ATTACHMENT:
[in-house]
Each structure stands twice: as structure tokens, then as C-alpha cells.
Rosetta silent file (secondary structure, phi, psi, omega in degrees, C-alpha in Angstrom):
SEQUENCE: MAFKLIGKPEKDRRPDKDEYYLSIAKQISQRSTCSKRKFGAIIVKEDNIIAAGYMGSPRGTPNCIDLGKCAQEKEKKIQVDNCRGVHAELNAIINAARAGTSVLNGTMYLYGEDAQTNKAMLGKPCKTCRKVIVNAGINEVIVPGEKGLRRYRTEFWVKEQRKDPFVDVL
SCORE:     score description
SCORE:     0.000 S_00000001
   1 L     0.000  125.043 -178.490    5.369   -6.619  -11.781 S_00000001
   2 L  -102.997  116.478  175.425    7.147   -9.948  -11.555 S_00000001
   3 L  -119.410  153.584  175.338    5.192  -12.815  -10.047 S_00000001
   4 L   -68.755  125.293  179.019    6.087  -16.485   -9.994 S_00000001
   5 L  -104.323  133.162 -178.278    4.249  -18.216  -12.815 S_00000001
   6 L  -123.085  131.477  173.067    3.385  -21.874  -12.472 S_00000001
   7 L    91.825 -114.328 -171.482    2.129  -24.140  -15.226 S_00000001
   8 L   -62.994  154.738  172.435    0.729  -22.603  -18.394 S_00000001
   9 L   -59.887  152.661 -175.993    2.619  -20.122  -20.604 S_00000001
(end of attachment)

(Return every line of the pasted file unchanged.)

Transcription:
[in-house]
Each structure stands twice: as structure tokens, then as C-alpha cells.
Rosetta silent file (secondary structure, phi, psi, omega in degrees, C-alpha in Angstrom):
SEQUENCE: MAFKLIGKPEKDRRPDKDEYYLSIAKQISQRSTCSKRKFGAIIVKEDNIIAAGYMGSPRGTPNCIDLGKCAQEKEKKIQVDNCRGVHAELNAIINAARAGTSVLNGTMYLYGEDAQTNKAMLGKPCKTCRKVIVNAGINEVIVPGEKGLRRYRTEFWVKEQRKDPFVDVL
SCORE:     score description
SCORE:     0.000 S_00000001
   1 L     0.000  125.043 -178.490    5.369   -6.619  -11.781 S_00000001
   2 L  -102.997  116.478  175.425    7.147   -9.948  -11.555 S_00000001
   3 L  -119.410  153.584  175.338    5.192  -12.815  -10.047 S_00000001
   4 L   -68.755  125.293  179.019    6.087  -16.485   -9.994 S_00000001
   5 L  -104.323  133.162 -178.278    4.249  -18.216  -12.815 S_00000001
   6 L  -123.085  131.477  173.067    3.385  -21.874  -12.472 S_00000001
   7 L    91.825 -114.328 -171.482    2.129  -24.140  -15.226 S_00000001
   8 L   -62.994  154.738  172.435    0.729  -22.603  -18.394 S_00000001
   9 L   -59.887  152.661 -175.993    2.619  -20.122  -20.604 S_00000001